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Anti-TNFa therapy of rheumatoid arthritis: what have we learned?


Annual Review of Immunology 001: 3-96
Anti-TNFa therapy of rheumatoid arthritis: what have we learned?
Rheumatoid arthritis (RA), a systemic disease, is characterized by a chronic inflammatory reaction in the synovium of joints and is associated with degeneration of cartilage and erosion of juxta-articular bone. Many pro-inflammatory cytokines including TNFa, chemokines, and growth factors are expressed in diseased joints. The rationale that TNFa played a central role in regulating these molecules, and their pathophysiological potential, was initially provided by the demonstration that anti-TNFa antibodies added to in vitro cultures of a representative population of cells derived from diseased joints inhibited the spontaneous production of IL-1 and other pro-inflammatory cytokines. Systemic administration of anti-TNFa antibody or sTNFR fusion protein to mouse models of RA was shown to be anti-inflammatory and joint protective. Clinical investigations in which the activity of TNFa in RA patients was blocked with intravenously administered infliximab, a chimeric anti-TNFa monoclonal antibody (mAB), has provided evidence that TNF regulates IL-6, IL-8, MCP-1, and VEGF production, recruitment of immune and inflammatory cells into joints, angiogenesis, and reduction of blood levels of matrix metalloproteinases-1 and -3. Randomized, placebo-controlled, multi-center clinical trials of human TNFa inhibitors have demonstrated their consistent and remarkable efficacy in controlling signs and symptoms, with a favorable safety profile, in approximately two thirds of patients for up to 2 years, and their ability to retard joint damage. Infliximab (a mAB), and etanercept (a sTNF-R-Fc fusion protein) have been approved by regulatory authorities in the United States and Europe for treating RA, and they represent a significant new addition to available therapeutic options. Reprinted by permission of the publisher.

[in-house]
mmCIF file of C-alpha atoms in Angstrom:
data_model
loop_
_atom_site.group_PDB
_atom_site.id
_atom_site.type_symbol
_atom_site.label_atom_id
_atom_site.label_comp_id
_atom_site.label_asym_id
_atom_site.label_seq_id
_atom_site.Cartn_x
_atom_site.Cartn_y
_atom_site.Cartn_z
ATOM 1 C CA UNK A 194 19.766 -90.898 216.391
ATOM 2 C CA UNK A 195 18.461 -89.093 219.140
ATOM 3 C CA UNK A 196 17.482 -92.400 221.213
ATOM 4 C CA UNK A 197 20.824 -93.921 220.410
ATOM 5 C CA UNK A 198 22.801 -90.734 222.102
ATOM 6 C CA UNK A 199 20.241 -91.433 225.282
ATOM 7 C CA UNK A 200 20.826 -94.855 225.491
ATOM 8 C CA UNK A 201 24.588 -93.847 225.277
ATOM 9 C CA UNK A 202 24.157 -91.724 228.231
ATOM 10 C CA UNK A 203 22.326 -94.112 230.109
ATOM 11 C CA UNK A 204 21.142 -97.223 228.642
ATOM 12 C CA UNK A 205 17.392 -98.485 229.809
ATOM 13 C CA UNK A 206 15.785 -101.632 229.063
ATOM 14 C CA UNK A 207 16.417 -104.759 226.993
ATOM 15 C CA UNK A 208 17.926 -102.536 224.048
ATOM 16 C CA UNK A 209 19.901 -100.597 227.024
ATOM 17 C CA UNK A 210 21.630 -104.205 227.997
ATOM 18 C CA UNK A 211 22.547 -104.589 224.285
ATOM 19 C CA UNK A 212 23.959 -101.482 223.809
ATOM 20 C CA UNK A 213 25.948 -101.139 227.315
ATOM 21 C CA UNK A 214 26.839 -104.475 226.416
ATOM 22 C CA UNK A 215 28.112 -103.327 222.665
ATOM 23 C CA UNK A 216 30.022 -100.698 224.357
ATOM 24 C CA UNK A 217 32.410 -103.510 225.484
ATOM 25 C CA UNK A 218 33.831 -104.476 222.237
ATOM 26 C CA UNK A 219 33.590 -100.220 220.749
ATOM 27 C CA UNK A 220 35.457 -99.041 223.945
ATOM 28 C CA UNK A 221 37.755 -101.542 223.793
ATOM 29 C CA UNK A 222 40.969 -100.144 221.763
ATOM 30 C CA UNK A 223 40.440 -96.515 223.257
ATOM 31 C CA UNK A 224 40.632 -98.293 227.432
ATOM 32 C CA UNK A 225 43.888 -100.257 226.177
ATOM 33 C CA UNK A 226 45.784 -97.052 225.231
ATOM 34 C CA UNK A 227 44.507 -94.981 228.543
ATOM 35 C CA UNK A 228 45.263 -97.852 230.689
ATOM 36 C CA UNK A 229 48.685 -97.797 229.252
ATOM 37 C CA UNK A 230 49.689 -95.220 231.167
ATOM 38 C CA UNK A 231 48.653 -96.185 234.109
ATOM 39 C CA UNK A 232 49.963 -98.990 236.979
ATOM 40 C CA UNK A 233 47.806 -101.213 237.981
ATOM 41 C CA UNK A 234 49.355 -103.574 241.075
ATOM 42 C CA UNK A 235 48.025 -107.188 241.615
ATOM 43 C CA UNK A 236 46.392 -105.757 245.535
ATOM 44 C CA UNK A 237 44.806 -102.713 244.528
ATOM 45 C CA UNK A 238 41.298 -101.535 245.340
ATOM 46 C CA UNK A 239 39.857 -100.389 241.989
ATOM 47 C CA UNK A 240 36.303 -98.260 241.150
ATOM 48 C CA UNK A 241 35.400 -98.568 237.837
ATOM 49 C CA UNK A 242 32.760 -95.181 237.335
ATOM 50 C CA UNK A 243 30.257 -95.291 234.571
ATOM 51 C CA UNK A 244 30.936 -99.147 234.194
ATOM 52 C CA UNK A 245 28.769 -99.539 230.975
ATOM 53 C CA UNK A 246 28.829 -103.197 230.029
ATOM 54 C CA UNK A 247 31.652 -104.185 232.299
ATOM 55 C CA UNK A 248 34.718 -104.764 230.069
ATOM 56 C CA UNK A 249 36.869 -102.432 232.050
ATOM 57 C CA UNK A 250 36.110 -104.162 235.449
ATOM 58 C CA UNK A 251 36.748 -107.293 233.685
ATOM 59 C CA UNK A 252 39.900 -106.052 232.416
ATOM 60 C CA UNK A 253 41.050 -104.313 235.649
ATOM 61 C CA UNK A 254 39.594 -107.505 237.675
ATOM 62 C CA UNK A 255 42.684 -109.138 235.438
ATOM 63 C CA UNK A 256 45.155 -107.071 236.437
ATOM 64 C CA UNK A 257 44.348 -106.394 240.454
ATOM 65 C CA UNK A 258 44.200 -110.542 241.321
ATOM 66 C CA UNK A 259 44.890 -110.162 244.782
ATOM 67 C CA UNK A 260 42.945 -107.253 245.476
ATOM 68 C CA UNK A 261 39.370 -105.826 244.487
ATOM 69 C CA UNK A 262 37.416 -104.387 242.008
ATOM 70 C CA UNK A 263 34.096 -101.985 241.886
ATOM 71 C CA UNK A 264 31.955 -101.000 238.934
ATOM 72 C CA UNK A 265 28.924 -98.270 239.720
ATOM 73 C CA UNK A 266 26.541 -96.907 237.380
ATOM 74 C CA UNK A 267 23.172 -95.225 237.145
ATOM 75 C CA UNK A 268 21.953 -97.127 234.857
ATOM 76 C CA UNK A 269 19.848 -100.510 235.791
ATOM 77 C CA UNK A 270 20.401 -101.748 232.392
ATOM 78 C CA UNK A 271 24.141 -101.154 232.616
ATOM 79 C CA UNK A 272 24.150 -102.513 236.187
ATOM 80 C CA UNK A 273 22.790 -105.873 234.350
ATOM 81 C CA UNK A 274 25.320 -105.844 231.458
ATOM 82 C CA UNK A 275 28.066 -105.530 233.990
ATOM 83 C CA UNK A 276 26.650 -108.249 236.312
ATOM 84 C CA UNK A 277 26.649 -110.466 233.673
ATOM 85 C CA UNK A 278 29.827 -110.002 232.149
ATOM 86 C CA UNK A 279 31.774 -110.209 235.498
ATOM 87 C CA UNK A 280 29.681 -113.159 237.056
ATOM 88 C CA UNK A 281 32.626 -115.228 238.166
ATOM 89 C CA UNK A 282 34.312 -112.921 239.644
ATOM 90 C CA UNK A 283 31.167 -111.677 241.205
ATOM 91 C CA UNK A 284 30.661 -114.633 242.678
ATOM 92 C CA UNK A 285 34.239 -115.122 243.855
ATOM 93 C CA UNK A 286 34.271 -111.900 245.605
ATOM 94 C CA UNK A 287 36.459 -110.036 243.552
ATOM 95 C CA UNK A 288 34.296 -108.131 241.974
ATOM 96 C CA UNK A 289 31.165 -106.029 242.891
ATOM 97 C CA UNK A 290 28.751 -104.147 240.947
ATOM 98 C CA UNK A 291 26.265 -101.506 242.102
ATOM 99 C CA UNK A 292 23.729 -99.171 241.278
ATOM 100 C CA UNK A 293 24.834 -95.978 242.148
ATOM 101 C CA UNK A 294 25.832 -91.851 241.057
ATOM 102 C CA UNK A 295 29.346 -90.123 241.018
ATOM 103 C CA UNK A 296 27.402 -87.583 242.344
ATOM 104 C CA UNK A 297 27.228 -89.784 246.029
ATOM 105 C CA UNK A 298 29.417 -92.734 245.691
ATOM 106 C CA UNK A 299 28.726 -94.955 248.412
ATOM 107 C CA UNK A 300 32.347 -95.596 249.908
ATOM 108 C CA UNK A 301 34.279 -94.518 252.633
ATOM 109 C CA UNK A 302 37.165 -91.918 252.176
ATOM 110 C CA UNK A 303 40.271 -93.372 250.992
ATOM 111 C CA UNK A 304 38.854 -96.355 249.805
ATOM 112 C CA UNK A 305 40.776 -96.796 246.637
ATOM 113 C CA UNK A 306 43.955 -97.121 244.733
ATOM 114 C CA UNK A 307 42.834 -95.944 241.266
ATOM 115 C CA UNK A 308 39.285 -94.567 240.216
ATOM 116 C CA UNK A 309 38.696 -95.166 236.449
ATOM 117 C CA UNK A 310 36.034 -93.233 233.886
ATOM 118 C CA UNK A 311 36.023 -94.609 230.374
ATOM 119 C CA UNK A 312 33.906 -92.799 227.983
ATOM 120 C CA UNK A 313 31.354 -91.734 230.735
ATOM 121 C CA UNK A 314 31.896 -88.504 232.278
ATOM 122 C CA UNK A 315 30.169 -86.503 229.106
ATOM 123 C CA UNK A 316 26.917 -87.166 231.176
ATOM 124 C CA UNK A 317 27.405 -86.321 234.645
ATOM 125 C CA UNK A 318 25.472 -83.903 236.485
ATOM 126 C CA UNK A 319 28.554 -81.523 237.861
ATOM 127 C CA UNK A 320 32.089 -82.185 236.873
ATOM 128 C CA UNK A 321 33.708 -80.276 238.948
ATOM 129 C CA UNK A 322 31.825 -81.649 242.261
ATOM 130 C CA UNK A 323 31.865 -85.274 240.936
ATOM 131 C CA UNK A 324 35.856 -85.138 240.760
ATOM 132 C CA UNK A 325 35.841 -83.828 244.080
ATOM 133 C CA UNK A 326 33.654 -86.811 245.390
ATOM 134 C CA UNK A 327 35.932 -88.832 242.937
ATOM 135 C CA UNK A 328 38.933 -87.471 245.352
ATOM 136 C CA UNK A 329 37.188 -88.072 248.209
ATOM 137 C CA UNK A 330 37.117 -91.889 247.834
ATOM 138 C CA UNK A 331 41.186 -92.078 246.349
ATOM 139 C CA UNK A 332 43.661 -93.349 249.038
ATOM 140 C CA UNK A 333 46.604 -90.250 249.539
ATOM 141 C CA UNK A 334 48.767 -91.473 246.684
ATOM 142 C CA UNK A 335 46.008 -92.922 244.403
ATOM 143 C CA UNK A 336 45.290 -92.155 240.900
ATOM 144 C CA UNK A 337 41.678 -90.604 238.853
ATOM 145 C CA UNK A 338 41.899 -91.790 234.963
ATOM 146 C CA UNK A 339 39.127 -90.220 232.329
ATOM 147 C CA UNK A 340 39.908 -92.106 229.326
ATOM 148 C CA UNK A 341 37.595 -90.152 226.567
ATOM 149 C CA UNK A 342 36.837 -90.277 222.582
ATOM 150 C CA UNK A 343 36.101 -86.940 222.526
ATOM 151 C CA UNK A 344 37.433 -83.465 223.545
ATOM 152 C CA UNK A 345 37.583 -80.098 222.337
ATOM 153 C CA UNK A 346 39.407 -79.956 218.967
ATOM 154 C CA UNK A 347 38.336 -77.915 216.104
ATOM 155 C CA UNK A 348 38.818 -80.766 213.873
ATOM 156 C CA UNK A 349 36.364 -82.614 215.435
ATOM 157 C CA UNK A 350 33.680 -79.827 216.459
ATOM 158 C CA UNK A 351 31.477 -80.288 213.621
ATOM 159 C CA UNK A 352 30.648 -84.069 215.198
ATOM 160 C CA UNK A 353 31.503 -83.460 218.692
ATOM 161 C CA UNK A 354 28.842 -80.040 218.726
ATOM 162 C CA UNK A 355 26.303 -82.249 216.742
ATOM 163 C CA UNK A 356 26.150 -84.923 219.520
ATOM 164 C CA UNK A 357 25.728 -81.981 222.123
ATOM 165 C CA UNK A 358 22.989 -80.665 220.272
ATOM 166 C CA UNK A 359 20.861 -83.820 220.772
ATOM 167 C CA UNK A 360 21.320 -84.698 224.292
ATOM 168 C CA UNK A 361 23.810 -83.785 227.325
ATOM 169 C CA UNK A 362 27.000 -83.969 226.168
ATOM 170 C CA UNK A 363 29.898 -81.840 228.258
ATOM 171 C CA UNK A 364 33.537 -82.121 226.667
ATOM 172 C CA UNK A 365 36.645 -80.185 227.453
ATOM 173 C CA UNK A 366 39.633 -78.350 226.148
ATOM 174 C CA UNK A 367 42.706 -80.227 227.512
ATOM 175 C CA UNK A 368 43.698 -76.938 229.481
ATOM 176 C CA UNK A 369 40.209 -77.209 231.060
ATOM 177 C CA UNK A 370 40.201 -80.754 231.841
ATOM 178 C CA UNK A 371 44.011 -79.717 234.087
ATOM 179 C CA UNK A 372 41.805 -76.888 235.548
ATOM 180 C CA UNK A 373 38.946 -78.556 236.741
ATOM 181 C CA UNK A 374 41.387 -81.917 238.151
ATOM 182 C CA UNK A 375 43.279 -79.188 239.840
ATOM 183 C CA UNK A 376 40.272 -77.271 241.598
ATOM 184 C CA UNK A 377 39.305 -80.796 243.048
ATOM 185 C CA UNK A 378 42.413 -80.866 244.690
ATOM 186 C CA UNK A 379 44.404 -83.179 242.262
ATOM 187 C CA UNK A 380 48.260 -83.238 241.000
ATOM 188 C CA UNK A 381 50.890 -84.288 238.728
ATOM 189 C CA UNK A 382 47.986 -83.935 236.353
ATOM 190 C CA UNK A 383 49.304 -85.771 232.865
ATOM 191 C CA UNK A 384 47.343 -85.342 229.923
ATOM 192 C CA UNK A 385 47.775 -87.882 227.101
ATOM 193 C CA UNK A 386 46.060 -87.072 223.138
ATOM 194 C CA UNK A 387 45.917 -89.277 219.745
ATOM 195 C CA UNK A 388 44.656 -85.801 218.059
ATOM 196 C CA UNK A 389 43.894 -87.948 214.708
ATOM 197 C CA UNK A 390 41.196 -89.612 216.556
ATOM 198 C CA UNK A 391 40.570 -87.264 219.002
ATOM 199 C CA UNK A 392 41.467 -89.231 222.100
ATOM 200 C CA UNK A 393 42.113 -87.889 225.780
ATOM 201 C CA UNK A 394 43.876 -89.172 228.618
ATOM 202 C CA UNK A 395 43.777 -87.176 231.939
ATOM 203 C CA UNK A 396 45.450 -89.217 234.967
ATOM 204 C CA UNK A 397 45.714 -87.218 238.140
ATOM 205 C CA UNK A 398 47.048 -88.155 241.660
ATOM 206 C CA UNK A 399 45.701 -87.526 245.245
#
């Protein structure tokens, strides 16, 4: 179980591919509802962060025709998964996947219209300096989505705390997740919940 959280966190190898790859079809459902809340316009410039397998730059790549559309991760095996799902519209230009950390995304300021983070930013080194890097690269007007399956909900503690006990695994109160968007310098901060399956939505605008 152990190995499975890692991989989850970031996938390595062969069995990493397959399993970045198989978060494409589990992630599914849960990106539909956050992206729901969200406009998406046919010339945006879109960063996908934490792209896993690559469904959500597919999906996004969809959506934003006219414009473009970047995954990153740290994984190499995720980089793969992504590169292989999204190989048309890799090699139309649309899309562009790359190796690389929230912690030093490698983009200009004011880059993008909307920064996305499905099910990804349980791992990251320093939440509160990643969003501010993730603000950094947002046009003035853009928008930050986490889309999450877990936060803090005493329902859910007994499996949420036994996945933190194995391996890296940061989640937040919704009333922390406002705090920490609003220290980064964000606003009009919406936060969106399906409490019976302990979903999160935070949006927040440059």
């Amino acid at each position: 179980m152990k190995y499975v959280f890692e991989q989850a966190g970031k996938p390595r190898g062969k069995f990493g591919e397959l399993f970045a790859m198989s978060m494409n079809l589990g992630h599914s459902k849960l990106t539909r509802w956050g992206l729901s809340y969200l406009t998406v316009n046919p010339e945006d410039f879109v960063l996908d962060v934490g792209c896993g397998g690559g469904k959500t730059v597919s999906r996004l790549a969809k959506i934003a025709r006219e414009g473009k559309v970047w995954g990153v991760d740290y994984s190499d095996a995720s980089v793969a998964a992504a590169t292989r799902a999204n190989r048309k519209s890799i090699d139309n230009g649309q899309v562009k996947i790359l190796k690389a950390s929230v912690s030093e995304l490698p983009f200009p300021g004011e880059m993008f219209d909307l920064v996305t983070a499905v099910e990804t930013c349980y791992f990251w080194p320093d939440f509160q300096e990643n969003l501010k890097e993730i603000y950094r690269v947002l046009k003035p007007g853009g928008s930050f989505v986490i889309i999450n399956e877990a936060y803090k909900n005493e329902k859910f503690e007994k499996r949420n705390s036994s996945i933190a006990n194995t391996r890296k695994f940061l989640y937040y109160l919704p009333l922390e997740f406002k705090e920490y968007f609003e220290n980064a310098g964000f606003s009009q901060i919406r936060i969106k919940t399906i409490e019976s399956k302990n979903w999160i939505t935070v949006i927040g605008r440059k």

Accession: 009770095



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